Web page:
Awards and recognition

Major award seeks to revive and recognize hidden philosophers’ voices

July 03, 2020

By Amanda Maxwell

If you struggle to name a woman philosopher from before the 1950s then you’re not alone. But change is coming. Researchers at Simon Fraser University and 11 partner institutions around the world will use a $2.7-million Social Sciences and Humanities Research Council (SSHRC) grant to reframe the criteria for whose voices to include among recognized international philosophers.  

The project, Extending New Narratives in the History of Philosophy  aims to revive the previously discounted work of women philosophers and other marginalized groups.

Through archival grunt work, and examining scholarship in other disciplines, researchers will make these groups’ ideas more accessible while also recognizing their importance and relevance to both historical and contemporary discussions. They will also establish open-access resources for scholars and the general public, train students in archival methods, and develop digital tools.

Lisa Shapiro, principal investigator

Principal investigator Lisa Shapiro, an SFU philosophy professor, says the award will help place women philosophers among other recognized philosophers and ensure their continuing accessibility to future scholars.

“Creating an accessible, searchable digital resource for these works and training a new generation of scholars ensures that women’s philosophy will no longer be written in disappearing ink,” says Shapiro. She references notable historian of philosophy Eileen O’Neill, who led recent efforts to unearth the work of women philosophers.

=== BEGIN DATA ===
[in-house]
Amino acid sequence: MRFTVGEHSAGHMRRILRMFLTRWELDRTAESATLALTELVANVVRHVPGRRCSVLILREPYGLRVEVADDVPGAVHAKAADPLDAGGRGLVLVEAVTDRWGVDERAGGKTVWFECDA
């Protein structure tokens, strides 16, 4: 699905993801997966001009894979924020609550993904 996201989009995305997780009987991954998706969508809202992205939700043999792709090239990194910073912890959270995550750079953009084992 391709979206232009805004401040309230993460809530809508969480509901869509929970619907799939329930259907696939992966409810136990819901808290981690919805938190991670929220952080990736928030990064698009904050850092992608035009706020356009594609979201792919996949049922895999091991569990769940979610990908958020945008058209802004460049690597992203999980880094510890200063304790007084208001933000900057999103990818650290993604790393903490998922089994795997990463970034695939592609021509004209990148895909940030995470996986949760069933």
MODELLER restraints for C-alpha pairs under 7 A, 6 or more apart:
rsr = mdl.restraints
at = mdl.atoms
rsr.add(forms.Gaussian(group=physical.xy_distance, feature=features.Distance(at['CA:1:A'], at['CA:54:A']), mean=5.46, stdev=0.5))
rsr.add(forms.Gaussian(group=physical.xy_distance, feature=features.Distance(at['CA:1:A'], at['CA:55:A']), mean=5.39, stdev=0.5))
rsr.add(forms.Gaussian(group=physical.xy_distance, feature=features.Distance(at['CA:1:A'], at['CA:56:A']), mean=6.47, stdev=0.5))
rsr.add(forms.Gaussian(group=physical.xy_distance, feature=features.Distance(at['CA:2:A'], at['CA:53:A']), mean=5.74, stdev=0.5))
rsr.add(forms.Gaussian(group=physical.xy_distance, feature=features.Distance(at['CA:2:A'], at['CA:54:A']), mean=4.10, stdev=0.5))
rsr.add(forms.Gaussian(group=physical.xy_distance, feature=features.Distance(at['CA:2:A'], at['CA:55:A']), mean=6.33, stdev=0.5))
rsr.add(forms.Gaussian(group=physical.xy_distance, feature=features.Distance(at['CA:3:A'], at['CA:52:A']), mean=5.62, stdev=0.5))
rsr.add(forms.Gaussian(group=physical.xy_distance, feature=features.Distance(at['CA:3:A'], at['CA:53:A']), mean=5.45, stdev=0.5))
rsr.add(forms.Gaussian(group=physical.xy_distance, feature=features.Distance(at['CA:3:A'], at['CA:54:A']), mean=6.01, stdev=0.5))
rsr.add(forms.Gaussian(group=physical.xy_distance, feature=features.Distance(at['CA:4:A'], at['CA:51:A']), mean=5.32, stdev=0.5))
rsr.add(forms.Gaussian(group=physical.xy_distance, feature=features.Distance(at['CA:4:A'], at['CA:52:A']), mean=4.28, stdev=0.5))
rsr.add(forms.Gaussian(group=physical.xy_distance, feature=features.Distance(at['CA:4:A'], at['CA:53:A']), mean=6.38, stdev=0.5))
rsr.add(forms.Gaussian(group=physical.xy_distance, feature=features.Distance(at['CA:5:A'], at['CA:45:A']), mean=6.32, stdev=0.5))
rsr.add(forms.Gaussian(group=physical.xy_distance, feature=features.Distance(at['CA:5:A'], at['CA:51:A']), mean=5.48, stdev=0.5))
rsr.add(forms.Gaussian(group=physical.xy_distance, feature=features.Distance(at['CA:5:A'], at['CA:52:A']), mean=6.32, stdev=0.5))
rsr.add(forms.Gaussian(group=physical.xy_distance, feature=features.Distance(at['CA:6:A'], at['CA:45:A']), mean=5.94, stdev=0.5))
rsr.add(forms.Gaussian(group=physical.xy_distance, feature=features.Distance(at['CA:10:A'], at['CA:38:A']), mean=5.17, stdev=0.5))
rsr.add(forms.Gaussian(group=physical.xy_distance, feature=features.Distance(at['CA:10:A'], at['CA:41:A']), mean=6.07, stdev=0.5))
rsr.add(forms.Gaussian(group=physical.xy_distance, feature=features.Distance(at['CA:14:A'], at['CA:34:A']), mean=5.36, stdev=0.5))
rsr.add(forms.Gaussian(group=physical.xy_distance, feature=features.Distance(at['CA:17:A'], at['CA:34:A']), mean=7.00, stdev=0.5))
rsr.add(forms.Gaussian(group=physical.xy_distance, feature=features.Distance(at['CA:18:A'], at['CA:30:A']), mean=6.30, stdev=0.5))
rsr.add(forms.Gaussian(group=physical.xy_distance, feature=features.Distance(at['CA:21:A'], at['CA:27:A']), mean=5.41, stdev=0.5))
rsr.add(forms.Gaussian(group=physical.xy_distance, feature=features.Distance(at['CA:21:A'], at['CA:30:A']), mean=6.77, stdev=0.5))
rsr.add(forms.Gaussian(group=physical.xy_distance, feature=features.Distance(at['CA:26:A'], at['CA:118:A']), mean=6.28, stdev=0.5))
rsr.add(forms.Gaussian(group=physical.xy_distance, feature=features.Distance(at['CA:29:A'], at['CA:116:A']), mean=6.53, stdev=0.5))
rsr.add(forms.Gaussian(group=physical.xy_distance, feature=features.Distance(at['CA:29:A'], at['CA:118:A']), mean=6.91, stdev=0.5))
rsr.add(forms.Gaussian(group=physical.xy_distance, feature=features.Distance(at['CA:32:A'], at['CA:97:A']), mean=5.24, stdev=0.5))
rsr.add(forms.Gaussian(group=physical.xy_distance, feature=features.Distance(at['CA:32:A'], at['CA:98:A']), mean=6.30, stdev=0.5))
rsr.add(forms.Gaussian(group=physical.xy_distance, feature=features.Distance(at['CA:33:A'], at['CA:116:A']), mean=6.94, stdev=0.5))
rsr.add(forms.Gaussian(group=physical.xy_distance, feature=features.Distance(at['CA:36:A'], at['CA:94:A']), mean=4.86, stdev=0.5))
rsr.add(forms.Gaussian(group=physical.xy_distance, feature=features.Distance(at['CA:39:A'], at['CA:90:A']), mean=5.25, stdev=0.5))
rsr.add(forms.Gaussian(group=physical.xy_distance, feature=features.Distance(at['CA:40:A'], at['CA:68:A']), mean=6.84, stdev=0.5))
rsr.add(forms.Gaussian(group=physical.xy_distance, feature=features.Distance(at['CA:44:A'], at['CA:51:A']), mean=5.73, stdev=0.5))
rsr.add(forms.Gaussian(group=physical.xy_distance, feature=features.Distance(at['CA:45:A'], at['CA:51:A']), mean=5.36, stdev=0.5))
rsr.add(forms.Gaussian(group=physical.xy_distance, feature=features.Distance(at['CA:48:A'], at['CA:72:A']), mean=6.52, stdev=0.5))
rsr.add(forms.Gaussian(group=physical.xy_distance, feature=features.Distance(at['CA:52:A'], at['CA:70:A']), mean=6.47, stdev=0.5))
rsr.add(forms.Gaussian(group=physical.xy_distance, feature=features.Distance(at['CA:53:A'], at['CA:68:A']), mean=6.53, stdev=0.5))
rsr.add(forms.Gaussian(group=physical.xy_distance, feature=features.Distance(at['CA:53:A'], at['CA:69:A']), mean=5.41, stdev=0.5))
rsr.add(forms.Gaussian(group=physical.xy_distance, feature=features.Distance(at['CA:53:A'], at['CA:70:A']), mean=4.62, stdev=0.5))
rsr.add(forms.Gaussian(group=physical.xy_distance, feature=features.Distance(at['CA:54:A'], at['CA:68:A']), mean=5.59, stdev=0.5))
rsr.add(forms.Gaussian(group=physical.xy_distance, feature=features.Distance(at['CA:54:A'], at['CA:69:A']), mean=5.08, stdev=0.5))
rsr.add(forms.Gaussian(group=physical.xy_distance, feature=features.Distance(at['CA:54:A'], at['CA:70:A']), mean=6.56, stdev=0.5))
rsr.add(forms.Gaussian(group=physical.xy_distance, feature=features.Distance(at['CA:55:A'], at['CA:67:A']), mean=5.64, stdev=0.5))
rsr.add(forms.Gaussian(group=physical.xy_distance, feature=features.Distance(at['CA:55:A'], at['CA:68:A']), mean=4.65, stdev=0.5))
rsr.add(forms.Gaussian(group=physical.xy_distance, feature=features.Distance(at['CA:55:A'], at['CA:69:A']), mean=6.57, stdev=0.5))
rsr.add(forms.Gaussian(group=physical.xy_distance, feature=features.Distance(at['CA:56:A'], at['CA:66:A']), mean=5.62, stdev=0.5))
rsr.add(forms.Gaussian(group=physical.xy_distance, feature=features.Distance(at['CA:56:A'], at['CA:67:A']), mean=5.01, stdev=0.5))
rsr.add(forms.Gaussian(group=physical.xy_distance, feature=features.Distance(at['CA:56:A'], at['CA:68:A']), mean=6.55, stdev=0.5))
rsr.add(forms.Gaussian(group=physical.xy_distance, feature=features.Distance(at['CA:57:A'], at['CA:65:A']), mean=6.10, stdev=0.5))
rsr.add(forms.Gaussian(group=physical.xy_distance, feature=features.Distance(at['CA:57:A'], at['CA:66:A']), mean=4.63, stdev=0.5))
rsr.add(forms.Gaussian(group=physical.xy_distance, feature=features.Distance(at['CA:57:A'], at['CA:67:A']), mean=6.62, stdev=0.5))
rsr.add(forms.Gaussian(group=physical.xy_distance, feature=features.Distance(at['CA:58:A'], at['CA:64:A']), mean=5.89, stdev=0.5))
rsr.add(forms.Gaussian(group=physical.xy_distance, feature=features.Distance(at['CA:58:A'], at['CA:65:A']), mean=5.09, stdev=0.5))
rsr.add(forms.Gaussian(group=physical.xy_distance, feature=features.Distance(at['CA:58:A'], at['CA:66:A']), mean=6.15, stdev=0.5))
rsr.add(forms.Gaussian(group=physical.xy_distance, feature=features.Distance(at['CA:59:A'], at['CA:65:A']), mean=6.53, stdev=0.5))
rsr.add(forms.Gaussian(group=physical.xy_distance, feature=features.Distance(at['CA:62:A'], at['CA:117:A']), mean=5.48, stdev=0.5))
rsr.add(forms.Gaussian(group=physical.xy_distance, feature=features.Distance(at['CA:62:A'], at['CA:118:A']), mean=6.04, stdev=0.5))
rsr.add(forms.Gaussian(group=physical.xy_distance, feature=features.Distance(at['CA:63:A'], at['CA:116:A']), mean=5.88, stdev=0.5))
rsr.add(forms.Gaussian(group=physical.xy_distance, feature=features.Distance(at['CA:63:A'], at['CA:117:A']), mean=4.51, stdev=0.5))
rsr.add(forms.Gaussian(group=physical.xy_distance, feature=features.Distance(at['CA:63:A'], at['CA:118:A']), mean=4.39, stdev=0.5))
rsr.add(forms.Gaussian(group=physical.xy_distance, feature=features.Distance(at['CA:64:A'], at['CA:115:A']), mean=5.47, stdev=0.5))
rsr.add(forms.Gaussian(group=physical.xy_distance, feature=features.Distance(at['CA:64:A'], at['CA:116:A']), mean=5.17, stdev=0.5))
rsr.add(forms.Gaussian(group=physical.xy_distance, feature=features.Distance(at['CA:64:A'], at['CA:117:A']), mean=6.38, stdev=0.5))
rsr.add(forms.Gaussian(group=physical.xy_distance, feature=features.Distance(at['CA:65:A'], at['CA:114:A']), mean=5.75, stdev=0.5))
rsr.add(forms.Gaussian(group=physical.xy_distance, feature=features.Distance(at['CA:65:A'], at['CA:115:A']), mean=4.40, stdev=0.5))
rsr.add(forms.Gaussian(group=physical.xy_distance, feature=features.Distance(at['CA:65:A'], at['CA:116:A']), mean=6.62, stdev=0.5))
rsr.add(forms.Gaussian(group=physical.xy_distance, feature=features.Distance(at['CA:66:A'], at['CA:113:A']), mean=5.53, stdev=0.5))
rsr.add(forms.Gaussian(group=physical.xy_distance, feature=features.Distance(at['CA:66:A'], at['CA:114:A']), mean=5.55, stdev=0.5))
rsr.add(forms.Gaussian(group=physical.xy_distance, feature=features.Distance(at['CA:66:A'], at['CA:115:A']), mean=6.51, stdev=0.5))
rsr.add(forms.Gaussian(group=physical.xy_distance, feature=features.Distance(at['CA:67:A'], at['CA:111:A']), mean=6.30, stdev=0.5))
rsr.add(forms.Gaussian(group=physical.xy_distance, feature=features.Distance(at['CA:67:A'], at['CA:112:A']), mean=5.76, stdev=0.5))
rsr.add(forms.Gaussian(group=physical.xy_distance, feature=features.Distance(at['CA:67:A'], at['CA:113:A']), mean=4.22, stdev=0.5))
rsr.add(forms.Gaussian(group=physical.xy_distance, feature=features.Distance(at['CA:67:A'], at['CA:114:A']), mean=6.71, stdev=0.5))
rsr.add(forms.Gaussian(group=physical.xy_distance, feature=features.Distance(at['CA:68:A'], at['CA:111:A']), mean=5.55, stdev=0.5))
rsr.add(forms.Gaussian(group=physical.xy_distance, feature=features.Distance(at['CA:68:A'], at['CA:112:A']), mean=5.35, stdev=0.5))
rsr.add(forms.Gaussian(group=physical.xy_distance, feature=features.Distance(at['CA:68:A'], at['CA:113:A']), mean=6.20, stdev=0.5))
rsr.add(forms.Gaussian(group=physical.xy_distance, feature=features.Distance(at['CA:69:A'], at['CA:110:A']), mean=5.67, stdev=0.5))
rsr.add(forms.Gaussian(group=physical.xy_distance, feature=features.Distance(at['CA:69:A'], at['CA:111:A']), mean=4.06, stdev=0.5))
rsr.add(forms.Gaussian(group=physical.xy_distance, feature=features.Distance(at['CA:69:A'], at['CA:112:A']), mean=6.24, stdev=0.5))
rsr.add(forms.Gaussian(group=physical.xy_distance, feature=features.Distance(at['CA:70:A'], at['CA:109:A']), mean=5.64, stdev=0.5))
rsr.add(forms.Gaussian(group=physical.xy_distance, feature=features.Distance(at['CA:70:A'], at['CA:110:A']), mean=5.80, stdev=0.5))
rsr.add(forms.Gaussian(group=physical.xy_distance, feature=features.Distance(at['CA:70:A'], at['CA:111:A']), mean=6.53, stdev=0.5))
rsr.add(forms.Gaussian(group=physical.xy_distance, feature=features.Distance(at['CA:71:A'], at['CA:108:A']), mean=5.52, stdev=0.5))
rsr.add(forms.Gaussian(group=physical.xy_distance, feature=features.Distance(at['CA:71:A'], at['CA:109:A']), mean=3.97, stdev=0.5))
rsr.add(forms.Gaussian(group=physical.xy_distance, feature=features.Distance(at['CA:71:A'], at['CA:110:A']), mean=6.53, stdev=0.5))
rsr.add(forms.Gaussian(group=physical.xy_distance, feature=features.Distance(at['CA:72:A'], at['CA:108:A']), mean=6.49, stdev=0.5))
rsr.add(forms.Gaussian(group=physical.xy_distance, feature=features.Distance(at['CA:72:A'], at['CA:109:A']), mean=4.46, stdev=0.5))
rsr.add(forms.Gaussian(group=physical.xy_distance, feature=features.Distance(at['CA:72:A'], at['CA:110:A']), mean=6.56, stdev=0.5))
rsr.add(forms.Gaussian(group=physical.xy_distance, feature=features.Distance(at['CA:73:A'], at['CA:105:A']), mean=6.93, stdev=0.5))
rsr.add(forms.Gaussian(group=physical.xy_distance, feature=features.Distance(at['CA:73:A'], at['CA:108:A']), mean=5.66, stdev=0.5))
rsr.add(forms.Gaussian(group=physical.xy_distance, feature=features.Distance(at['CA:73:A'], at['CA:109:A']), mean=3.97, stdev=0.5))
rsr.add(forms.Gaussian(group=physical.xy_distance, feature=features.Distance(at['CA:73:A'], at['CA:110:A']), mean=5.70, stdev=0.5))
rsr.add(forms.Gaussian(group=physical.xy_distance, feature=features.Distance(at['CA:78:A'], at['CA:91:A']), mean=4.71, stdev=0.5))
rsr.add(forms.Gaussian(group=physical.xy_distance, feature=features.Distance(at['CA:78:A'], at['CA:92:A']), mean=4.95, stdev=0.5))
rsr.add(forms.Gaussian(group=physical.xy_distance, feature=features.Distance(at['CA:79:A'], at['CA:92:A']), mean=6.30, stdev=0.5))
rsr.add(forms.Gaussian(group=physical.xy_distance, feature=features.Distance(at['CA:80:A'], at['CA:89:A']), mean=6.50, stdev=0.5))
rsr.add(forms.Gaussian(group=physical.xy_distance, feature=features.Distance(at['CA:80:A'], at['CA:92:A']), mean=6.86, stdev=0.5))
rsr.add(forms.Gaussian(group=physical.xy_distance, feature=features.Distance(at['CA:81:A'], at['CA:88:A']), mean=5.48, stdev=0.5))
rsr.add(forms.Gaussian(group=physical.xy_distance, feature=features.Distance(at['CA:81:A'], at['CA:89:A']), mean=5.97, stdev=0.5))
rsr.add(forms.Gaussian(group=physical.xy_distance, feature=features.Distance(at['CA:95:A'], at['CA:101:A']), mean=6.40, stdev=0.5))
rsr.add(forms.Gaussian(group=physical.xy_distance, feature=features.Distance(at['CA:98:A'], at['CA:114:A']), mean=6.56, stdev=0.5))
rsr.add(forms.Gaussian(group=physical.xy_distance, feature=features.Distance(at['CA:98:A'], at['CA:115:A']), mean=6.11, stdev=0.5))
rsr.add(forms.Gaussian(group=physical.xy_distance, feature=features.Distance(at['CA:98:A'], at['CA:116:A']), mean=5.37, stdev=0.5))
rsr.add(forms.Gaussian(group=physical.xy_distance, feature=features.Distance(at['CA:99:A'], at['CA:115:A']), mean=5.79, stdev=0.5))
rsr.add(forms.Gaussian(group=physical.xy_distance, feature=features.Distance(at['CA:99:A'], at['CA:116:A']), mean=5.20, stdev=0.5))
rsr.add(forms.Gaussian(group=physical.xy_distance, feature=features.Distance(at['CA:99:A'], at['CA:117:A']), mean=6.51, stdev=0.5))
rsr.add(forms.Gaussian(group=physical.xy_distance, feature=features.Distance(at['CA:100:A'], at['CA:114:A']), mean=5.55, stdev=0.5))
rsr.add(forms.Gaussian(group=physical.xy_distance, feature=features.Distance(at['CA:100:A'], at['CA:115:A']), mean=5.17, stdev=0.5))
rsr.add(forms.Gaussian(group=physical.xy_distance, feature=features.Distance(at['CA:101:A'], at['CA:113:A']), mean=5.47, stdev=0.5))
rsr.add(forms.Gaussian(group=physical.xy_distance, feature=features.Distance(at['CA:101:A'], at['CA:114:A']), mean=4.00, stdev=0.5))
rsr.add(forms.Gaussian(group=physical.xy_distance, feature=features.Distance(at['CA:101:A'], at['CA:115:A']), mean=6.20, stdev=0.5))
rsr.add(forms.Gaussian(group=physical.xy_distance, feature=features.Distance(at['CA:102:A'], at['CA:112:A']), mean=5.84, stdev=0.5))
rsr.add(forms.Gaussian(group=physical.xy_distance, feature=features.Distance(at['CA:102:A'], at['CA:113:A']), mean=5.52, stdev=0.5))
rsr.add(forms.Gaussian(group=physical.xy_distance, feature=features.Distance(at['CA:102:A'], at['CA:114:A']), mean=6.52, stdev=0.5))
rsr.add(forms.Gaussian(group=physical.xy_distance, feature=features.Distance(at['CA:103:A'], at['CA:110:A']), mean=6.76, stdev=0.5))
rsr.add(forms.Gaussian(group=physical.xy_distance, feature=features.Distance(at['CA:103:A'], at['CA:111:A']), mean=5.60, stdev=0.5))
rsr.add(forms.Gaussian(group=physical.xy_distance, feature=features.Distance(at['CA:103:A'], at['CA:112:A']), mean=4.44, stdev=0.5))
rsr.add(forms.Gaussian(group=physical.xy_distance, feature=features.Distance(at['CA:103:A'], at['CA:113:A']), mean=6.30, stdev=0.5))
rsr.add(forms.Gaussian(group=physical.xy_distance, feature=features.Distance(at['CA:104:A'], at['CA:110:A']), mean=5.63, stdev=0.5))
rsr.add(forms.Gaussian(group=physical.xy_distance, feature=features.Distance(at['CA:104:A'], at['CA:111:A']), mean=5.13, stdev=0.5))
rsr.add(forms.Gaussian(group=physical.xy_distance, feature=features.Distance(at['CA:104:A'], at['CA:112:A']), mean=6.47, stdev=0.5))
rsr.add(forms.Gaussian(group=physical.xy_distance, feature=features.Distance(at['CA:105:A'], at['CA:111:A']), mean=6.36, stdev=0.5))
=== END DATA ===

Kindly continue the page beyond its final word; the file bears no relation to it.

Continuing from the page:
The partnership brings together more than 85 academic scholars and librarians worldwide. It will include training young philosophy researchers in digital research methods, to creating a new generation of scholars eager to pursue new lines of inquiry into neglected historical philosophical figures.

Shapiro joined SFU’s philosophy department in 2002 and first noticed the absence of women philosophers while working on her doctoral dissertation.

‘Since we don’t know of any women philosophers of the period there must not be any’ was—and still is—a common view. They were often described as ‘learned ladies’, dismissed as mere love interests of male philosophers, and their work thus discounted.

However, Shapiro’s research on the 17th century philosopher René Descartes included his correspondence with Princess Elisabeth of Bohemia. Although Elisabeth corresponded extensively with Descartes, questioning and exploring his philosophical principles in depth, she herself was not considered a philosopher. Her writing is only now recognised as having philosophical worth on its own.

As Shapiro notes however, exclusion shapes the compilation, or canon, of recognized philosophers.

“Overlooking writings simply because they don’t fit a standard form means we don’t learn from a huge number of voices.”

Shapiro says wider recognition for women philosophers will bring Elisabeth, Marguerite Porete, Gabrielle Suchon, Olympe de Gouges, Sophie de Grouchy, Karolina van Günderrode, and many others, to prominence.

The grant also aligns with the university’s equity and diversity initiative (EDI) and next year’s 30th anniversary of Canada’s first credit course in Women Studies. in SFU’s Faculty of Arts and Social Sciences (FASS).“Our goal is to effect change within the discipline,” says Shapiro. “If we can change our understanding of our intellectual past we can also change the way we value contributions in the present.”

Partner Institutions

Simon Fraser University (SFU)

McGill University

University of Western Ontario (Western)

University of Guelph

Duke University (USA)

University of Pennsylvania (USA)


Columbia University (USA)

Monash University (Australia)

University of Sydney (Australia)

Jyväskylä University (Finland)

Université de Paris X-Nanterre (France)

Université de Lyon 3-Jean Moulin (France)

New Narratives in the History of Philosophy